Over his career, Baumanis designed more than 150 buildings, including 54 in the first stages of Riga's "Boulevard Ring." This elegant urban environment would be further developed by Konstantīns Pēkšēns, Eižēns Laube and other Latvian architects of the next generation, who all got their start working under Baumanis.
A keen sportsman, Baumanis rowed, fenced and did gymnastics to recharge his batteries. And as well as shaping Riga's physical architecture, he put his prodigious energy into helping its people reach their full potential.
Prior to the mid-19th century, Riga was dominated by a conservative Baltic German elite, suspicious of the aspirations of the "natives." However, the growing Latvian middle class no longer accepted the lowly occupations handed to them by the aristocracy. Nor did they routinely adopt German language and culture and Germanise their names in order to move up in the world.
Baumanis was not a tunnel-visioned nationalist. His wife Johanna was a German and they spoke German at home. Moreover, he designed some 20 Russian Orthodox Churches in rural Vidzeme and southern Estonia.
But he was proud of his heritage and made no secret of his background.
In 1868, Baumanis was one of the founders of the Riga Latvian Society (RLB), and he served as its chairman from 1872 to 1875. The RLB brought together educated Latvians who strived for the cultural, economic and educational advancement of their people.
Baumanis designed, free of charge, the first RLB headquarters on Mērķeļa iela (it burned down in 1908, and its replacement designed by Pēkšēns stands on the site today).
He also headed the committee which organised the first All-Latvian Song Festival in 1873, a spectacular musical tradition which lives on a century and a half later.
He was also the architect of temporary wooden arenas for the first three festivals. The structure he created for the third event in 1888 held 17,000 people.
Down but not out
While doing all these good deeds, Baumanis also became a rich man. He made property investments. His family resided in a 12-room apartment in Old Riga, and travelled in a private train carriage to their summer house in Jūrmala.
Unfortunately, the seaside residence burned down. And one skill this gifted person did not have was financial management. When a recession hit in 1884, he was wiped out and reduced to poverty.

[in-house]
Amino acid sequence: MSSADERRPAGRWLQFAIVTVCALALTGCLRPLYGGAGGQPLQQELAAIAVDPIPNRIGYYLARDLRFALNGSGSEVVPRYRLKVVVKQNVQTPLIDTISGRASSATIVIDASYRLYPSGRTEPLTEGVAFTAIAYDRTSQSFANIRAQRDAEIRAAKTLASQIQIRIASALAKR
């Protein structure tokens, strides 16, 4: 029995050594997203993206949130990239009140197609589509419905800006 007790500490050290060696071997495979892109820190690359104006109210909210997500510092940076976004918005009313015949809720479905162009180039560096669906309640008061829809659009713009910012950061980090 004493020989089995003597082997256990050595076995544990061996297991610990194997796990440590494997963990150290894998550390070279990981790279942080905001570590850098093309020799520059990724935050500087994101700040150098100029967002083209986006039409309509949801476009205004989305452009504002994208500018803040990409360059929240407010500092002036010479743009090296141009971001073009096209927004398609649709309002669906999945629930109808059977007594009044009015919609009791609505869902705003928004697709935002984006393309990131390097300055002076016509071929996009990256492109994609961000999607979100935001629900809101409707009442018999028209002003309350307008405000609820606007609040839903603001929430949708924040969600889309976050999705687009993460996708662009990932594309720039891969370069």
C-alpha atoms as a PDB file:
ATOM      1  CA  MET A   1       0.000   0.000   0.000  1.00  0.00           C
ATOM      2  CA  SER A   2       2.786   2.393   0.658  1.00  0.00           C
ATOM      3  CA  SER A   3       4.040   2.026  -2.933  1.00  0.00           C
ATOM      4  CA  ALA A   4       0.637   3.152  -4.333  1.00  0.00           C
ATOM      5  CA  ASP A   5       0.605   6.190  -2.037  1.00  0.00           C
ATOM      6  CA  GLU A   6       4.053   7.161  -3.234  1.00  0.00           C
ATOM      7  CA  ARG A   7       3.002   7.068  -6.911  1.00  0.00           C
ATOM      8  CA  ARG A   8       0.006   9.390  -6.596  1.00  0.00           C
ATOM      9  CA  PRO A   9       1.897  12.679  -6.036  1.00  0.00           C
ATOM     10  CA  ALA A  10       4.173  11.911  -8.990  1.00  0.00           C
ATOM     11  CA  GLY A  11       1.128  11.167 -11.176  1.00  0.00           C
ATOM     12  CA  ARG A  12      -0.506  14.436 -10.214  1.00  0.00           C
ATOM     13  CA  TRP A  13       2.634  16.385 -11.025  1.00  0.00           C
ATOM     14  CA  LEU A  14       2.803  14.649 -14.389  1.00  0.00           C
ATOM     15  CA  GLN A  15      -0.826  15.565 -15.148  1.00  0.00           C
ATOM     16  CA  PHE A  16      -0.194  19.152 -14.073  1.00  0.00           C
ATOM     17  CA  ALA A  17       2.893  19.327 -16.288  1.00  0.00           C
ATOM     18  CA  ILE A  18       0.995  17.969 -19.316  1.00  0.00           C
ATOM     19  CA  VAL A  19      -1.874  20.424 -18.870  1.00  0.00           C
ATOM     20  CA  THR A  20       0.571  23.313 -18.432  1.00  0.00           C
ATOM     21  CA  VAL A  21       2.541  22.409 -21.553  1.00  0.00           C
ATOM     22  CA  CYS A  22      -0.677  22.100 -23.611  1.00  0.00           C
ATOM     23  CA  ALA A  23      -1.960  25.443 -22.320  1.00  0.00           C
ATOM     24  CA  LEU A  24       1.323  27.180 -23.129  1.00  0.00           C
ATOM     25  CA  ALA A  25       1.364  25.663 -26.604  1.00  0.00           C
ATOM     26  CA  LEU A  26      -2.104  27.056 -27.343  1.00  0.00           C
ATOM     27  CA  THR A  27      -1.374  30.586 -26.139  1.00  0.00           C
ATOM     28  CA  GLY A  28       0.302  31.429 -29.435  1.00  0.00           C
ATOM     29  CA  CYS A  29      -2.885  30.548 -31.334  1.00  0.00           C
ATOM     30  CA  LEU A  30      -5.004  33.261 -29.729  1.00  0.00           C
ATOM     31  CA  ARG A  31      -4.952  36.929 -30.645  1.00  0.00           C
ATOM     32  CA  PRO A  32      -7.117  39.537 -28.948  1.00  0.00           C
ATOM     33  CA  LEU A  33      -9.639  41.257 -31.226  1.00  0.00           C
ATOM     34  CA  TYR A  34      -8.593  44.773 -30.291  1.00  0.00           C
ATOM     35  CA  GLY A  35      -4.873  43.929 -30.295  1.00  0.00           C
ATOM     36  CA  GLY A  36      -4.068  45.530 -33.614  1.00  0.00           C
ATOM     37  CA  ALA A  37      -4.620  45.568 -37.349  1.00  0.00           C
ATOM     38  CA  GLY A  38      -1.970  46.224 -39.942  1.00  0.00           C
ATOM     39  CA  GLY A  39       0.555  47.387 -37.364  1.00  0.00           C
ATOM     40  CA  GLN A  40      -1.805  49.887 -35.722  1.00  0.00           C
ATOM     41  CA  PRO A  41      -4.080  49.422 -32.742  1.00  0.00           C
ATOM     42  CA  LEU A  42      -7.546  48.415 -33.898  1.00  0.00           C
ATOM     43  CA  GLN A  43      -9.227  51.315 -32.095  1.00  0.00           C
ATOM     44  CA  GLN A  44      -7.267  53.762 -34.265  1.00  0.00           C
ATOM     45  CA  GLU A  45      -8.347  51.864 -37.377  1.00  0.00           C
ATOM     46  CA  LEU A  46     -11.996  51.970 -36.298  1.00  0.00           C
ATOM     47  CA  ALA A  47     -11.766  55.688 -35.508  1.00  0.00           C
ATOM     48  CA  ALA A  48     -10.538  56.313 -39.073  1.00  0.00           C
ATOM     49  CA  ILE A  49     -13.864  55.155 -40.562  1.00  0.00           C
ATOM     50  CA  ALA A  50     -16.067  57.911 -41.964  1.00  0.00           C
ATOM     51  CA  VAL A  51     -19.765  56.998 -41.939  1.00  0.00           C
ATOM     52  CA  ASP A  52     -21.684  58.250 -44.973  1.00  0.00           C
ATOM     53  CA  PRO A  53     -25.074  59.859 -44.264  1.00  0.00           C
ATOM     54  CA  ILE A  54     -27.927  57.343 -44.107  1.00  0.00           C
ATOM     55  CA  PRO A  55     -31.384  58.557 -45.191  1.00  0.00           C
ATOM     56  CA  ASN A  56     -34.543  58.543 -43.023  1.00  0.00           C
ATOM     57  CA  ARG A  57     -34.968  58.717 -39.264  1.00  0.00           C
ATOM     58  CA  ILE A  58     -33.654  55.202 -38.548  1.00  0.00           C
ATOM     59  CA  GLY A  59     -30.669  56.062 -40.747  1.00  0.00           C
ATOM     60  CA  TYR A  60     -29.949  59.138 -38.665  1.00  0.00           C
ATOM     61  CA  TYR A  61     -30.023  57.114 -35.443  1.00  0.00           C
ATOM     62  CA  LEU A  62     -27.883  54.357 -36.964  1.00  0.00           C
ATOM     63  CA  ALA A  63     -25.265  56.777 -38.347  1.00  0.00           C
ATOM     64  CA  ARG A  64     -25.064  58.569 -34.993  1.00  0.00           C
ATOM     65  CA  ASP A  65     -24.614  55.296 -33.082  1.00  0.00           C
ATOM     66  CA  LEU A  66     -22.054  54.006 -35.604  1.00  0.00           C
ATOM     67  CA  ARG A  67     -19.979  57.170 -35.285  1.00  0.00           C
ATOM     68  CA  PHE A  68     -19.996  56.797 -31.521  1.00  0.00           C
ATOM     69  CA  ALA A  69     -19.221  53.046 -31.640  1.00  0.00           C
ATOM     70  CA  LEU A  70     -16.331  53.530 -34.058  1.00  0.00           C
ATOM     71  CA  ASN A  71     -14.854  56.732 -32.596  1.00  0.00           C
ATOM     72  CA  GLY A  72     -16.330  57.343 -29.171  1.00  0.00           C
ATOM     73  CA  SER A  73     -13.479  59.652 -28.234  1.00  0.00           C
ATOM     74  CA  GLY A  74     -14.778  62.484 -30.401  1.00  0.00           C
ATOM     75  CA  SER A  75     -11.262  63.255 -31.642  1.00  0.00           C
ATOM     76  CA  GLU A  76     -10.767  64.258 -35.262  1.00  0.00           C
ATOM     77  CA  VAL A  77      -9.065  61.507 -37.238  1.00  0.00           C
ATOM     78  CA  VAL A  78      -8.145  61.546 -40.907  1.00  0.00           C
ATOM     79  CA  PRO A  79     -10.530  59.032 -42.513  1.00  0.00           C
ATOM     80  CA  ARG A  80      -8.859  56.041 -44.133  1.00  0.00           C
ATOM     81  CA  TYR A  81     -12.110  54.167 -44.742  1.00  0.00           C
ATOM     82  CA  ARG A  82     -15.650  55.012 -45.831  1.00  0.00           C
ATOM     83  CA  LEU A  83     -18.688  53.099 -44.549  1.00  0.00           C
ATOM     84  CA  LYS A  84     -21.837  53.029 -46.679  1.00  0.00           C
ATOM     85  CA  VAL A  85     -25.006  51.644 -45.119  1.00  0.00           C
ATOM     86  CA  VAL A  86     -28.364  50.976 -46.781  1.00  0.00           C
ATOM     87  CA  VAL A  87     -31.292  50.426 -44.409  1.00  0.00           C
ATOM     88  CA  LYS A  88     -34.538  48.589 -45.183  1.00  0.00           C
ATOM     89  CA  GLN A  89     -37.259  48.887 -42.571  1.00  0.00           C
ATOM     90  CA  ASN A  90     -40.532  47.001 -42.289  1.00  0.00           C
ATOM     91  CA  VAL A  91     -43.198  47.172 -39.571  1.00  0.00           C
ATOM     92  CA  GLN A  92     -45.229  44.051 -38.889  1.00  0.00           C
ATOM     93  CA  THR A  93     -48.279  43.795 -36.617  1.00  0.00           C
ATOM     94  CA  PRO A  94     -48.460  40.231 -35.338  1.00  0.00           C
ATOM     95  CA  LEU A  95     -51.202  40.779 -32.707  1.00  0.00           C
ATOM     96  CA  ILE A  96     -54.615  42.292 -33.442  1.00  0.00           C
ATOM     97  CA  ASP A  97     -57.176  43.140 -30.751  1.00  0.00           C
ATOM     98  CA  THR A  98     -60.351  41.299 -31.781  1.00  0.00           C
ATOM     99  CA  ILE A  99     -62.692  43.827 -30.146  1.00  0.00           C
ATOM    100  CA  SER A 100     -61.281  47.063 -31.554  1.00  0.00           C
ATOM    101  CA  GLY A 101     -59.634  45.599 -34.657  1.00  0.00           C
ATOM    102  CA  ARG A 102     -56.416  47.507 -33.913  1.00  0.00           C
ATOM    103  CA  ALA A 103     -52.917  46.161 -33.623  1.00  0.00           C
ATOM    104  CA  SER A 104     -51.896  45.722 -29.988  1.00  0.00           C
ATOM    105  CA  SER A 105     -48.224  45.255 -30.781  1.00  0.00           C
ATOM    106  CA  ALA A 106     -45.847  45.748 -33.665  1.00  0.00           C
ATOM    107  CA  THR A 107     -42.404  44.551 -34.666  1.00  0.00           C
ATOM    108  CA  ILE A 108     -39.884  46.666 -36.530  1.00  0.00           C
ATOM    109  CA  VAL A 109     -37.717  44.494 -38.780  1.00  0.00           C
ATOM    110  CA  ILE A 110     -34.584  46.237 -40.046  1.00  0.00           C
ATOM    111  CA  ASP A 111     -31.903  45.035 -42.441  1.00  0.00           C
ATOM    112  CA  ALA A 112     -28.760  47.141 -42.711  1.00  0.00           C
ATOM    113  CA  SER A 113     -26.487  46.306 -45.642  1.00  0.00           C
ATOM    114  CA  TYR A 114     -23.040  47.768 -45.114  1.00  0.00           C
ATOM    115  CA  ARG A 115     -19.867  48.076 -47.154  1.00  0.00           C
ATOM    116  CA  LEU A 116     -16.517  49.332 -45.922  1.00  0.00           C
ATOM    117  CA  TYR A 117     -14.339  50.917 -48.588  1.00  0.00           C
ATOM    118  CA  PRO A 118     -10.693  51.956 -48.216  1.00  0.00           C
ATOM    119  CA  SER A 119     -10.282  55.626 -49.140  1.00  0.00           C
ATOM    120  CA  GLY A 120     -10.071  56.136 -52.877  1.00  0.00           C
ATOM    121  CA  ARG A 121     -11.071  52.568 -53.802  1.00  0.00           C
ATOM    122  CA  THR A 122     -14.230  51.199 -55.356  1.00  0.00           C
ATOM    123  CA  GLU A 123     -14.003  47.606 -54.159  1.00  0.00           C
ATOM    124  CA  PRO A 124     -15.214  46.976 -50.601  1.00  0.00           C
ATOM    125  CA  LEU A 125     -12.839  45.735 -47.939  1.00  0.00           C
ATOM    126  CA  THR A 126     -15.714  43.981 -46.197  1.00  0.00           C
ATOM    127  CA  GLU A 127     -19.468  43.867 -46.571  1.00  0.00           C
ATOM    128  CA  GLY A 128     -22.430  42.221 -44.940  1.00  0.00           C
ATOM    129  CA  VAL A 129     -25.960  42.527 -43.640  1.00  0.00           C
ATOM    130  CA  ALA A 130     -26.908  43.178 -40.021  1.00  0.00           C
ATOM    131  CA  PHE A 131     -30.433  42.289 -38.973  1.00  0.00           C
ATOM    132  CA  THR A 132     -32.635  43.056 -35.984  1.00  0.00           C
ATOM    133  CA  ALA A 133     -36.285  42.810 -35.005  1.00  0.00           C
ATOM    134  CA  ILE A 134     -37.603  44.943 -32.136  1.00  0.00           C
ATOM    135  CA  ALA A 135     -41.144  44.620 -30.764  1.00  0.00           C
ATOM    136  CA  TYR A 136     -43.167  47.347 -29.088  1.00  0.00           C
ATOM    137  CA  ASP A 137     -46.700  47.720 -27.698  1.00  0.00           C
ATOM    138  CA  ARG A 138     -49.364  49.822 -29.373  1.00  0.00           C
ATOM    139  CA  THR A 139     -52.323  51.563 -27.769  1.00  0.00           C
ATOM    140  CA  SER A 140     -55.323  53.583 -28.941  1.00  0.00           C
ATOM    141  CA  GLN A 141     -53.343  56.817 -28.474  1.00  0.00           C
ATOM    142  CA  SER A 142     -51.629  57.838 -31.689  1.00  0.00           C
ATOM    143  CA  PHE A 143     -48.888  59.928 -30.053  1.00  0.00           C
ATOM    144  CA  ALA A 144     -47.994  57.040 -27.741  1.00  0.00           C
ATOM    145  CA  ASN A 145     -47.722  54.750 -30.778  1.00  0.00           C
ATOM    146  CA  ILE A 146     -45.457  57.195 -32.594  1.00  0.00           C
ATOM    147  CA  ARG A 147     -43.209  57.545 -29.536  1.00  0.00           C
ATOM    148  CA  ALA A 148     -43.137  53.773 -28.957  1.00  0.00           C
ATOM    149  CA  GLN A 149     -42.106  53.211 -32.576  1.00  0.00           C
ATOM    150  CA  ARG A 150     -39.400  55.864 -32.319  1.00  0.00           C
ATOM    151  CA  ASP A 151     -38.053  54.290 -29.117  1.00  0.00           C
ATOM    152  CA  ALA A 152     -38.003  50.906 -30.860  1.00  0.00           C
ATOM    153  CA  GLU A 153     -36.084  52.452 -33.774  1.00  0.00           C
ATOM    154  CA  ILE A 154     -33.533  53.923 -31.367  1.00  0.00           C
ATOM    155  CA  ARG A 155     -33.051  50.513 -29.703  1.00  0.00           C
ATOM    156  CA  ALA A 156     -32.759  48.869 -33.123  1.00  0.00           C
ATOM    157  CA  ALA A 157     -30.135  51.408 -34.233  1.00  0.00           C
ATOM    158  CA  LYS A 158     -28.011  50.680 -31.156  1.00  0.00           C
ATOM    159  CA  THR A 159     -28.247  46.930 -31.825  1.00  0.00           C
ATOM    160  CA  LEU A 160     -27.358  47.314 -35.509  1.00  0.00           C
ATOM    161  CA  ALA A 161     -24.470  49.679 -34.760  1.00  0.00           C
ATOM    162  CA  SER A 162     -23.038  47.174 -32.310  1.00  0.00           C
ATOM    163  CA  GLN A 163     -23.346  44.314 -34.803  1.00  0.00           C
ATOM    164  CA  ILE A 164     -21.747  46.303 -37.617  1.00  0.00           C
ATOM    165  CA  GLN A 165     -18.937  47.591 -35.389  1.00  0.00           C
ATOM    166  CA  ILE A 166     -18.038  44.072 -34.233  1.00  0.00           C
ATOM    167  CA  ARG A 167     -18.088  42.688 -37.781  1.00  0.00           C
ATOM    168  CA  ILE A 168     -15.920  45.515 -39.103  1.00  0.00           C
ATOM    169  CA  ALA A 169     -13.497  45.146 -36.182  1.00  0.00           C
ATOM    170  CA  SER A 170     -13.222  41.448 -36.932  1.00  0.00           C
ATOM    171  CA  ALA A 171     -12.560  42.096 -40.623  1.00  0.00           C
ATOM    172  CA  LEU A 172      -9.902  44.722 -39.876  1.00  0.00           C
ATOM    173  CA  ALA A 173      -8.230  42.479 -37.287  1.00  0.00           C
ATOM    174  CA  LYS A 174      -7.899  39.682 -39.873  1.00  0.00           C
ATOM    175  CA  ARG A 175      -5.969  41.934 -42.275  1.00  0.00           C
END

But never a quitter, he continued designing striking buildings with ingenious structural solutions. In 1888, work was completed on the permanent home of Riga Circus, one of the oldest such institutions in Europe.
The building's cupola is formed by conjoined railway tracks supported on 16 columns. This structure can withstand heavy loads such as acrobatic equipment.
In early 2023, renovations were completed to improve the building's seating and energy efficiency. Future works will create a pedestrian passage through the circus connecting Mērķeļa and A. Kalniņa streets, and there will be viewing platforms in the cupola for city gazers.
From 1887 to 1889, Baumanis presided over the construction of a grand court building on the corner of Brīvības and Tērbatas iela, which is still used today as Latvia's Supreme Court.
The architect was a feisty character, never afraid to out corruption and mismanagement by city officials. And in building the court, he fought a long battle with the penny pinching Russian Interior Ministry, which wanted to do without the expressive rooftop cupolas.
Baumanis won that struggle. No mean feat, especially as Baumanis was so broke he couldn't afford to rent an apartment. Instead, he became the building's manager, and he and Johanna resided in a flat in the basement.
Today, a monument to anti-Soviet freedom fighter Gunārs Astra stands in front of the courthouse. In 1983, Astra was put on trial here for possessing banned books, and he made a legendary speech predicting the downfall of the USSR. Perhaps he and Baumanis were kindred spirits, always fighting the good fight.
The city's favourite son
While some bluebloods turned their backs when Baumanis hit hard times, ordinary Rigans stayed true to this man who had given so much.
Jānis Frīdrihs Baumanis passed away in 1891, aged 56, from stomach cancer. Tens of thousands of people attended his funeral in a great outpouring of national mourning.
He is buried in Riga's Great Cemetery (Lielie kapi). Like many of the other monuments there, the architect's gravestone is sadly neglected. Worse, over the last decade, plans have been aired to build a new tram line right through the cemetery.
One hopes this disgraceful act of vandalism never goes ahead. And that the city decides to more fittingly honour the man who did so much to build it.
In any case, Riga's beautiful boulevards are an enduring monument to this brilliant individual.
Map of iconic buildings by J.F. Baumanis